Museum of Obsolete Professions: Crossing Sweepers

Look out for the horse manure, lady!

In  a London street crammed with horse-drawn carts, carriages and wagons, the result was horse poop.  Heaps of it.  Toss in mud and rain and crossing a street in decent boots or long skirts was hazardous indeed. So quick as a wink, armed with broom and speed, a ragged lad or gaunt woman  swept clear the way across, hoping for some pennies for their trouble.

Trying to earn a penny with a broom.

The profession of crossing sweeper was the “last chance to obtaining an honest crust.”  All you needed was a broom and a likely street crossing to set up. Street urchins, lamed soldiers, workmen crippled by accidents, destitute women, all snapped up the work.  Though they scraped the barest of existences, they could ask gratuities without appearing to beg.

Lucky  regulars were under the protection of the police who helped fend off challengers to a busy crossing.  Sometimes, the sweepers even grew familiar enough to the neighbourhood to earn a small, regular sum for their services.  Their main expense was brooms which lasted about two weeks in dry weather and a week in wet.  The worse the weather, the better the sweeper fared, though it certainly didn’t do much for their health.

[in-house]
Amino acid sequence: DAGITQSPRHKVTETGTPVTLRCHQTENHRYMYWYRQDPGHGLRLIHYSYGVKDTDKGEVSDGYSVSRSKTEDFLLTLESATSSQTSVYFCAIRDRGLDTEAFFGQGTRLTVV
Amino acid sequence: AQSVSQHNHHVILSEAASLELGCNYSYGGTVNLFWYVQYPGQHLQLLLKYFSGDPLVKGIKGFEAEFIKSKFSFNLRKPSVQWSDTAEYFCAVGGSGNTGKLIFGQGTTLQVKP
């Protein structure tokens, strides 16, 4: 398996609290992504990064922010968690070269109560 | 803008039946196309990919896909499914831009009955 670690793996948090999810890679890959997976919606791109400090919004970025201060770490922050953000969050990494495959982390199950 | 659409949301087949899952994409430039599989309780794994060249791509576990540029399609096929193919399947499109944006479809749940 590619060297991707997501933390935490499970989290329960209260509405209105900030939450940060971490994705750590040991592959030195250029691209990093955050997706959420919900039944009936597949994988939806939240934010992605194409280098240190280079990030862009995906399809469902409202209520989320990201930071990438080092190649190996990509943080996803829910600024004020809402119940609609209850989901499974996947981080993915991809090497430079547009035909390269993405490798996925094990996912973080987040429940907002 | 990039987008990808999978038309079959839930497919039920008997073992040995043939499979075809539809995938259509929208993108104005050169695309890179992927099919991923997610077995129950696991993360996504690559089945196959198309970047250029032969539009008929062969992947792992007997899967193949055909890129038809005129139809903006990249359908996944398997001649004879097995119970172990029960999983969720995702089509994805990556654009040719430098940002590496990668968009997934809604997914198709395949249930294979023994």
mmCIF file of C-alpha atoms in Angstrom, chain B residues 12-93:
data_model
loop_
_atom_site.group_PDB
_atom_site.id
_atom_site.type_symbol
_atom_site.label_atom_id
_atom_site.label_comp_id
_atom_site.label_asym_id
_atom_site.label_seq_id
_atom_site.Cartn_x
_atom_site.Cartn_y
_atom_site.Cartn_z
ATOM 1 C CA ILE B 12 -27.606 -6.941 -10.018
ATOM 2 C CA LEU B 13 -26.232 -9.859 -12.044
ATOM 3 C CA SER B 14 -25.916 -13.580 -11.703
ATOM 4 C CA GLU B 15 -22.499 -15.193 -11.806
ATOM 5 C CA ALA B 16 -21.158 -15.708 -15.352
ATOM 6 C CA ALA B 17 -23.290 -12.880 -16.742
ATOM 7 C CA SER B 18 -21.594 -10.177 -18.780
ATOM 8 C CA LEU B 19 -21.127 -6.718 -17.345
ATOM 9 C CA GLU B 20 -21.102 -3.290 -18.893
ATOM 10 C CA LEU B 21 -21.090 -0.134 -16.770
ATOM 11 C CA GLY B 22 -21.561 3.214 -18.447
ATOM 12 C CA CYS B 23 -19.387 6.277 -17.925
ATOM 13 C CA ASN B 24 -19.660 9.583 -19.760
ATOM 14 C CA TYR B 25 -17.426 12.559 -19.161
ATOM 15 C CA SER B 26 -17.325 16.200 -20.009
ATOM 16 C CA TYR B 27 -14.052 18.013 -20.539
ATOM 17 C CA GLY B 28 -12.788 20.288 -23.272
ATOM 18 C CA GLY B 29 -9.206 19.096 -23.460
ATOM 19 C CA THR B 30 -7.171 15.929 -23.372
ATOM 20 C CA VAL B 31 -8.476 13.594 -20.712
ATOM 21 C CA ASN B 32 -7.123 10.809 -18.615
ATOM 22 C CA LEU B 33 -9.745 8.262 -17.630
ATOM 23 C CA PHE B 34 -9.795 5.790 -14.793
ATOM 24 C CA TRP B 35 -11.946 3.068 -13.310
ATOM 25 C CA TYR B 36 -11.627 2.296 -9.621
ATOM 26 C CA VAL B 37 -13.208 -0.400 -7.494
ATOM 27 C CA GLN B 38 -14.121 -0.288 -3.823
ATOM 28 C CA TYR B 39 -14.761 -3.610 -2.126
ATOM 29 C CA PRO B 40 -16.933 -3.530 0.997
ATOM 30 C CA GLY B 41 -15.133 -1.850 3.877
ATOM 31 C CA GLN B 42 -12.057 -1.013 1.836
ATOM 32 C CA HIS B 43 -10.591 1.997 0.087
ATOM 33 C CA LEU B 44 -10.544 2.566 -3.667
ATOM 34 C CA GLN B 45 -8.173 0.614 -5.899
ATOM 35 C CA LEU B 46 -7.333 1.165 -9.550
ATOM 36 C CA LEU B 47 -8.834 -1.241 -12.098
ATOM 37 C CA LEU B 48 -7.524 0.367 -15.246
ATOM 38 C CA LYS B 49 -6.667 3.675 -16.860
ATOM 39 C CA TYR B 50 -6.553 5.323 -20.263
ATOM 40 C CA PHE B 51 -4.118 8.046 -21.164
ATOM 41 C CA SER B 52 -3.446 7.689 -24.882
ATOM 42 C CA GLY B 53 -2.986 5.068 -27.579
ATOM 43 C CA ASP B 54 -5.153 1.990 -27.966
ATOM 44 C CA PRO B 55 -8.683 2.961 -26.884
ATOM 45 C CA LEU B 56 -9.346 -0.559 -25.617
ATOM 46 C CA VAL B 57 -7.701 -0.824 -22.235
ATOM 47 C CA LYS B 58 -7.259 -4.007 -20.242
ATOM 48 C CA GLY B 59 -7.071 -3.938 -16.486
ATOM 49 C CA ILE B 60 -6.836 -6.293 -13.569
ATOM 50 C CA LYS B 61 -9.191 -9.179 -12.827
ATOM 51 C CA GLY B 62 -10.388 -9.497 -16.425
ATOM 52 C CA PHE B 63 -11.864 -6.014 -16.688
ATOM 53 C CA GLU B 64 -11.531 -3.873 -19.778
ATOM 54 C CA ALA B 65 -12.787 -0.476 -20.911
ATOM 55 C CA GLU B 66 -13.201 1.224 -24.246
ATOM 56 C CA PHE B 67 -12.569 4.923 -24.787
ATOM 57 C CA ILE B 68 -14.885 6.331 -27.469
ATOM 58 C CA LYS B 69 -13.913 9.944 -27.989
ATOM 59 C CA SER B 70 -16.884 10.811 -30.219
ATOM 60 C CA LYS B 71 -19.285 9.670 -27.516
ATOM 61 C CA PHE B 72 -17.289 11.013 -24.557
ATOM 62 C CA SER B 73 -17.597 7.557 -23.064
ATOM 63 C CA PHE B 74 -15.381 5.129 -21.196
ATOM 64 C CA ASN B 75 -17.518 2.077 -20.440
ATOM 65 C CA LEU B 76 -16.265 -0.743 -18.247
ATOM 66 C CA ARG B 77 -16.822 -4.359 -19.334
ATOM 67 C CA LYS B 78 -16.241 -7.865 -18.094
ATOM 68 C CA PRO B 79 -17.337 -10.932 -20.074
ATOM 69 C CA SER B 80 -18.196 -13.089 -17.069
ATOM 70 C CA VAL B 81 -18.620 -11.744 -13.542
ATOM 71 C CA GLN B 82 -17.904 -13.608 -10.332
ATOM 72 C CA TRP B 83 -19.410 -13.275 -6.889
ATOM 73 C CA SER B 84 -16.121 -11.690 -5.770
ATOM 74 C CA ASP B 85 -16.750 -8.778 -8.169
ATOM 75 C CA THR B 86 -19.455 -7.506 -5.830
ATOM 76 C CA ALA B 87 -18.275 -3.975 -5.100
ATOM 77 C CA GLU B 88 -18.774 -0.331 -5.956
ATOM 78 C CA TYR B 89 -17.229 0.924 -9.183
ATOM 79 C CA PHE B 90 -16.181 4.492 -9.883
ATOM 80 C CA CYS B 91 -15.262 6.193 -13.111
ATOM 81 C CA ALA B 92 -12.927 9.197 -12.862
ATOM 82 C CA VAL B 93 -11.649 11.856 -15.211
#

Young sweepers clubbed together to defend their territory and share the take.  Sometimes they made enough to buy a piece of cheap meat and boil it up, drawing lots for the biggest bit and doling out the broth in cupfuls until gone.  Agile youngsters could sometimes supplement their meagre income by tumbling in the streets at night for the amusement of Opera goers or chasing after buses to grab for tossed coins.

Gail Hamilton’s books.

Skinning, A Victorian Crime

Well dressed target

Hold tight to your waistcoat, young Harry

Skinning was the crime of enticing or abducting a youngster away in order to strip it of its clothes.  This crime of desperation was a lot more frequent in the winter, with the need for warm garments,  than in summer. A stout wool coat or real shoes must have been a powerful temptation to the parents of shivering little ones with only some rags to their name.